Shortly after the Vienna summit, in an effort to address the ultimatum of the Soviet aide-memoire declaring Moscow's intent to sign a peace treaty with East Germany, Rusk formed the Berlin Task Force with the Assistant Secretary of State for European Affairs, Foy Kohler, as its chair. Bundy also reinstated the Interdepartmental Coordinating Group on Berlin Contingency Planning (ICG), originally established in 1959, in order to coordinate planning efforts. (35) In response to National Security Action Memorandum (NSAM) 58 of 30 June, the ICG drafted a lengthy study regarding Berlin, complete with ten annexes containing recommendations and studies by various agencies. Kissinger chaired a subcommittee group charged with drafting the annex on covert operations in the event of a Berlin crisis. (36) Although the ICG report did not analyze the merits of the policy recommendations, it consolidated the courses of action into one package so as to permit Kennedy's decision on any one of them, an option Kissinger had previously recommended. He was not alone in his thinking on this matter either. General Maxwell Taylor, the President's military representative, wrote to Bundy that he was "entirely of Henry Kissinger's view that the President should be given the opportunity of choosing from among several broad alternatives, sharply presented with pros and cons." (37)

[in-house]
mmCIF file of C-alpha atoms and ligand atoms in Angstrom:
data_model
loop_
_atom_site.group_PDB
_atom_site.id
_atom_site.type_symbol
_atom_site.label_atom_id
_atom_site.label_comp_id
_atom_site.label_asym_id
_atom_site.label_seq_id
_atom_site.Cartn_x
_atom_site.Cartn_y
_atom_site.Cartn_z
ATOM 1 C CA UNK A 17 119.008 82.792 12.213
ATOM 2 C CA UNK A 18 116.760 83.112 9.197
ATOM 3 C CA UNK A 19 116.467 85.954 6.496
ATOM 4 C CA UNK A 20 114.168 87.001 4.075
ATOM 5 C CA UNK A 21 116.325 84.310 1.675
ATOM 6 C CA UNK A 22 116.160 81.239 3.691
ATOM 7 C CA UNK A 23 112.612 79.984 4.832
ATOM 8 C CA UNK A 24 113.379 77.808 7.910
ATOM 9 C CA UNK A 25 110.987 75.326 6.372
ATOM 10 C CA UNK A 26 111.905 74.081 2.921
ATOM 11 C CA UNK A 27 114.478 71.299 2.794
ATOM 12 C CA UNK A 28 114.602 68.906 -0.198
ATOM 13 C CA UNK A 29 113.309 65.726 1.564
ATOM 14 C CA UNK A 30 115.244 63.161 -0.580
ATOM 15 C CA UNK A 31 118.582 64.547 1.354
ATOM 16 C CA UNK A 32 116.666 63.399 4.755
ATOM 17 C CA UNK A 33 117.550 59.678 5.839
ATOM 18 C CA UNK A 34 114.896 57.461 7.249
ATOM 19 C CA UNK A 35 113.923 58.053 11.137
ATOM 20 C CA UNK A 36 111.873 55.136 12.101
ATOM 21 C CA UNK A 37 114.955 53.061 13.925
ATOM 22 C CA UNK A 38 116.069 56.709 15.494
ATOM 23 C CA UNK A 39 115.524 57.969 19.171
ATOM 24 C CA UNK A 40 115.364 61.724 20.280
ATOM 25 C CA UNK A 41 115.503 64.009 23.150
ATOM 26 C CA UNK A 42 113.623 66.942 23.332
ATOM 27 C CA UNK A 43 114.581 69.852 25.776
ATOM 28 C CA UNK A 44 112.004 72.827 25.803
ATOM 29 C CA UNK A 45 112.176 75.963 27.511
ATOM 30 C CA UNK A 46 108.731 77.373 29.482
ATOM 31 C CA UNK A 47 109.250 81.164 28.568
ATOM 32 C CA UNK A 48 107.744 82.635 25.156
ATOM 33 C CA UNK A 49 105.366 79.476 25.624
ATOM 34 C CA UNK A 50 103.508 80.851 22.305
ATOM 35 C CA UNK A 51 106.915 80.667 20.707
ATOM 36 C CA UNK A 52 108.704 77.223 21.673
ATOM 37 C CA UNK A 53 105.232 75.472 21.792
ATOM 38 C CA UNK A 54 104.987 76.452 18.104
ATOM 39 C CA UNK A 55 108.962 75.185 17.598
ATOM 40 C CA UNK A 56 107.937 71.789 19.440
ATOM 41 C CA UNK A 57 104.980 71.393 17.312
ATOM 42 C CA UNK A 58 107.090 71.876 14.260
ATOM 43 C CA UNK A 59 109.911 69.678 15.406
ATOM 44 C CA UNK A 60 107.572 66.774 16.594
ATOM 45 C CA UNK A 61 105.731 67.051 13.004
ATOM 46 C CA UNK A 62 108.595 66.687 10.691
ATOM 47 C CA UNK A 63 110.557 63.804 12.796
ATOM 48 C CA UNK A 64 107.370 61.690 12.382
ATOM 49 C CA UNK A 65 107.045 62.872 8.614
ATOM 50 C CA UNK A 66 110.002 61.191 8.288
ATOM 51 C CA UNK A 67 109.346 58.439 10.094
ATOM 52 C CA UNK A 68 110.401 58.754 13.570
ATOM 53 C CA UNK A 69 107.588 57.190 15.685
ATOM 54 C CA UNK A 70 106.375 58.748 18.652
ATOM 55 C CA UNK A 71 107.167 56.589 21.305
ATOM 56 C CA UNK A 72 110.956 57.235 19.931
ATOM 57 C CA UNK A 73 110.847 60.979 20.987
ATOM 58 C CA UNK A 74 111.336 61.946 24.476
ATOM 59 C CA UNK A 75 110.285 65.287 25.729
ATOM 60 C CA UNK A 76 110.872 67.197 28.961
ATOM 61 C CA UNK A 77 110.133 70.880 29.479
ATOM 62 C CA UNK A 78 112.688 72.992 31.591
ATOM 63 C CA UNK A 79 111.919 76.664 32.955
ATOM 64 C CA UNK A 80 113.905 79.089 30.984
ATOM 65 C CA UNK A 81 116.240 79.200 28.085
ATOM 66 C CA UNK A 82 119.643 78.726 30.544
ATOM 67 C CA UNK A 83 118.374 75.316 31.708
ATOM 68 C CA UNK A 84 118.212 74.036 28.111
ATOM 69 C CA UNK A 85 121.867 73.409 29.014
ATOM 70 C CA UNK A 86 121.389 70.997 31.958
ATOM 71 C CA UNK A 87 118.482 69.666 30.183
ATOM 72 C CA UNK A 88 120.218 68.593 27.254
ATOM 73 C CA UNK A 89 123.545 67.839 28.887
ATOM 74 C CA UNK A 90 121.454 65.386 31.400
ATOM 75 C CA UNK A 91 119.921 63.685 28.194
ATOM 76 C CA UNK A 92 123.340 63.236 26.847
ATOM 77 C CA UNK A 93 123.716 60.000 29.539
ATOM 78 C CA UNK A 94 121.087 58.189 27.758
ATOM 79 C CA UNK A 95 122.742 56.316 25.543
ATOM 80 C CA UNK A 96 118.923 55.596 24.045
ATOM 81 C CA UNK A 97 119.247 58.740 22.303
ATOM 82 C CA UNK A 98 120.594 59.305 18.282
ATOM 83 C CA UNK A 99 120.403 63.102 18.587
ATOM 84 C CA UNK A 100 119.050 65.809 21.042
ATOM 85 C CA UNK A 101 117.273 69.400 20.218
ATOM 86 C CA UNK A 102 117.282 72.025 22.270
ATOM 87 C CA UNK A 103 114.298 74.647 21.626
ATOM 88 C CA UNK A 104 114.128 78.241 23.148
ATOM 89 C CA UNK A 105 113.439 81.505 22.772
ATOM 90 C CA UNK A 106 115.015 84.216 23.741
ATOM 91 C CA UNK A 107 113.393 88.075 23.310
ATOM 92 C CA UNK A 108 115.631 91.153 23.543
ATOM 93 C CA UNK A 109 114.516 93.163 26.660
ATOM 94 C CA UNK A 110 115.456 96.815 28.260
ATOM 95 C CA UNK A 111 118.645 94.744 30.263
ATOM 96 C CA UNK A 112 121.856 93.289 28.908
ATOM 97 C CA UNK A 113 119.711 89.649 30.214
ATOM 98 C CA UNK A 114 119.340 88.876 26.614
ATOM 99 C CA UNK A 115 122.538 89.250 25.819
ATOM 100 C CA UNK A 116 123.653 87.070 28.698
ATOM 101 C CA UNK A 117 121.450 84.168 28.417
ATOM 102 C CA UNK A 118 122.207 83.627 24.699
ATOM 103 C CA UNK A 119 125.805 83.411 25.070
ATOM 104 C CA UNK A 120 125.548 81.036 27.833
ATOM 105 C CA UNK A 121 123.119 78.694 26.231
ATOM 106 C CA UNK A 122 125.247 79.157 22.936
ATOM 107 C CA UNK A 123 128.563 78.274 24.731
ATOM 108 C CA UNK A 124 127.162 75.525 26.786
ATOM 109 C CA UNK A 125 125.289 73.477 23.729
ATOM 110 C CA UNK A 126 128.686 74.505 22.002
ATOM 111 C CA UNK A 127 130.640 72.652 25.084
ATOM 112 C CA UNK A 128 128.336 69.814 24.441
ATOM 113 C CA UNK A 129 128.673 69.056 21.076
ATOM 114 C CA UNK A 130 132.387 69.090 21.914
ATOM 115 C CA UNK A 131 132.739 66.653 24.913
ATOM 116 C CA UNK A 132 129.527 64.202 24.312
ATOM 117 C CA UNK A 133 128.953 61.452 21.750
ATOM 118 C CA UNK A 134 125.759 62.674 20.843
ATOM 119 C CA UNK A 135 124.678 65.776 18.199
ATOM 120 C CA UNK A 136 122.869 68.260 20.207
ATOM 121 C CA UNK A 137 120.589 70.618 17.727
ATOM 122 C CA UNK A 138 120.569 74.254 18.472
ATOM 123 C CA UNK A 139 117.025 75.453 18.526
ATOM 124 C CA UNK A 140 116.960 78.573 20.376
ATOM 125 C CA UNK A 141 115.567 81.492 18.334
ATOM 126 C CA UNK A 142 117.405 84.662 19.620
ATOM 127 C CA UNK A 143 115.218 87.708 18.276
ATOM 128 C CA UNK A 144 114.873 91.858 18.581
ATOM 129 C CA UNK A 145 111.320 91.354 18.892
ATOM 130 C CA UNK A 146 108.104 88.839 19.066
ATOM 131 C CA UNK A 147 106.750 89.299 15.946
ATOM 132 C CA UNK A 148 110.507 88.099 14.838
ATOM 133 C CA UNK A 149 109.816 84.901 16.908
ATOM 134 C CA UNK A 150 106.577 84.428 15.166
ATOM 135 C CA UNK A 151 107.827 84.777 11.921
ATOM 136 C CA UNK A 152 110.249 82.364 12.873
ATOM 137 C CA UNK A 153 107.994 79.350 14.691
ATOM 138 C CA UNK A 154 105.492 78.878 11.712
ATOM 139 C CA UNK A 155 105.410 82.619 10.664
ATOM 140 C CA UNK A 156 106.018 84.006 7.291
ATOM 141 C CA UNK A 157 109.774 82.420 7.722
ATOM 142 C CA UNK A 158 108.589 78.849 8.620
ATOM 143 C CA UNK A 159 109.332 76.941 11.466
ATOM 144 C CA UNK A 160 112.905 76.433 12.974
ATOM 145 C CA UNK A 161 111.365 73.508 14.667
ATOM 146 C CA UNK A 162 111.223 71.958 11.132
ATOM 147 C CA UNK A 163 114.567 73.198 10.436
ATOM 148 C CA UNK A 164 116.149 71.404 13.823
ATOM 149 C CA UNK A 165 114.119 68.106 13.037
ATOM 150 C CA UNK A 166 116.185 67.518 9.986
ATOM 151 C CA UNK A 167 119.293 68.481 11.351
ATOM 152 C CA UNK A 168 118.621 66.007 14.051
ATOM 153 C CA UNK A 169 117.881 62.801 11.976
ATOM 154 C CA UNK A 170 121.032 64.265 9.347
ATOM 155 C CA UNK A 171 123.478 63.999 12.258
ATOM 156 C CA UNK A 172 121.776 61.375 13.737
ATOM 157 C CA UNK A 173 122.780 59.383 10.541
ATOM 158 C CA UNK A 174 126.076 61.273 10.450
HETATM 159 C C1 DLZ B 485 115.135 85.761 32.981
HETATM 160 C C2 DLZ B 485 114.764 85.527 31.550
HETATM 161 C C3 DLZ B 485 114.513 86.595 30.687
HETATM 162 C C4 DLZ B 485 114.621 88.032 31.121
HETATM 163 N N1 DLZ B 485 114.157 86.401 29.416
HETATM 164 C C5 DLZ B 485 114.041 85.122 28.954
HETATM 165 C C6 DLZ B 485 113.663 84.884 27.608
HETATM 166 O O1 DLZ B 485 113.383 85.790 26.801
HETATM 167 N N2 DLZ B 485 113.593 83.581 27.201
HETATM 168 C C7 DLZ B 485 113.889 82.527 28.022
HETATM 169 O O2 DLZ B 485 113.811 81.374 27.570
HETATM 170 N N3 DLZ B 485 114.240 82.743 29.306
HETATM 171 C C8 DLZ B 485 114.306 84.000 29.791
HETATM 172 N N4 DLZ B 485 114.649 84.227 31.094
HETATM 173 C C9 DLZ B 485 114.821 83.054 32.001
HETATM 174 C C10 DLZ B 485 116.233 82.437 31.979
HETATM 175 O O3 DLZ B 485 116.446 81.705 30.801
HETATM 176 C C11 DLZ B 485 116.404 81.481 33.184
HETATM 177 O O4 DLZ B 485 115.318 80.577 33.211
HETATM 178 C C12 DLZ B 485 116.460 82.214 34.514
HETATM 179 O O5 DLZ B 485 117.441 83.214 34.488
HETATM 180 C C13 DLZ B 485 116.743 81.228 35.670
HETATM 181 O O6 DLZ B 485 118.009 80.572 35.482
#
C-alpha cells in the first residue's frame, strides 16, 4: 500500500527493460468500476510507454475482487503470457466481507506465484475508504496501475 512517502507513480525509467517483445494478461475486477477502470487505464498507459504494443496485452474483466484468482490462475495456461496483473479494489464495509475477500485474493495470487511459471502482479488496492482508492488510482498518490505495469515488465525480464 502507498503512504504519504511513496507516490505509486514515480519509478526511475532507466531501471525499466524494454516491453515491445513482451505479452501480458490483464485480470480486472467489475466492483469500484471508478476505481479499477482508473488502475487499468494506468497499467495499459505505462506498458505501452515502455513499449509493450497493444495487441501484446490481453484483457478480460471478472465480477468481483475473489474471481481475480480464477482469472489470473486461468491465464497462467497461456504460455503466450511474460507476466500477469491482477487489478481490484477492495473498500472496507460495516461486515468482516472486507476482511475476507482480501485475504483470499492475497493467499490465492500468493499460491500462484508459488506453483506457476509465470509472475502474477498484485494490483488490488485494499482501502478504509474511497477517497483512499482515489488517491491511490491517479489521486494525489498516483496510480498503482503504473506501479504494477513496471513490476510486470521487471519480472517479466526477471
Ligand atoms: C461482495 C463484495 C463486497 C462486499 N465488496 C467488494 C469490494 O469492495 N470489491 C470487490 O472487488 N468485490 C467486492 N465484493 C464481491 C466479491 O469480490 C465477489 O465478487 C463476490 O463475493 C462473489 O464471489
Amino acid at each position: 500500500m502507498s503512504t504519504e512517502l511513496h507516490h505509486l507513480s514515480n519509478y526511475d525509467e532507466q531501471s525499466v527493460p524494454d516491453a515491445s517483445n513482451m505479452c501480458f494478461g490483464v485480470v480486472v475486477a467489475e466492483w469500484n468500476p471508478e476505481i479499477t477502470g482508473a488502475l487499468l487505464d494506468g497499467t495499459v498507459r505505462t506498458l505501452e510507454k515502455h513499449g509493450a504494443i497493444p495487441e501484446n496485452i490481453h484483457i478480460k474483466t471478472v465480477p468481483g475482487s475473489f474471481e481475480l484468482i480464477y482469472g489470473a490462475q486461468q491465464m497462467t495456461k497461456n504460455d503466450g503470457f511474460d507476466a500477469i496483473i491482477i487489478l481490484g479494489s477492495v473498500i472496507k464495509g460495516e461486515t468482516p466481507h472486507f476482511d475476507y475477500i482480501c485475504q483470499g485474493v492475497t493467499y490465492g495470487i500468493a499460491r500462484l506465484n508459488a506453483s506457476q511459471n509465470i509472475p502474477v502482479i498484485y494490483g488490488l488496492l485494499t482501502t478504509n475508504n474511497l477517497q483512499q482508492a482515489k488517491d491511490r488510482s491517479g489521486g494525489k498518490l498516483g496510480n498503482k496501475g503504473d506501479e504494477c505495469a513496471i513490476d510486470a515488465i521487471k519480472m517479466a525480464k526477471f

On 16 July 1961, Kohler convened the ICG. Kissinger attended and heard Dean Acheson's presentation on the preliminary assessments of the preparations the government needed to undertake if it wanted a successful resolution to the crisis. Acheson believed nuclear weapons should be used, if not in practice, then as a diplomatic weapon, "the first step in a new policy in protecting the United States from the failure of a policy of deterrence." (38) Acheson felt that the United States had to make Khrushchev believe nuclear weapons would be used if the Soviets cut off access to Berlin. Among the military options he suggested were intensive training of reserve units, employment of crash programs for Polaris submarines, and the resumption of nuclear testing. He also advocated the authorization of "proclamations of limited and unlimited national emergencies." (39)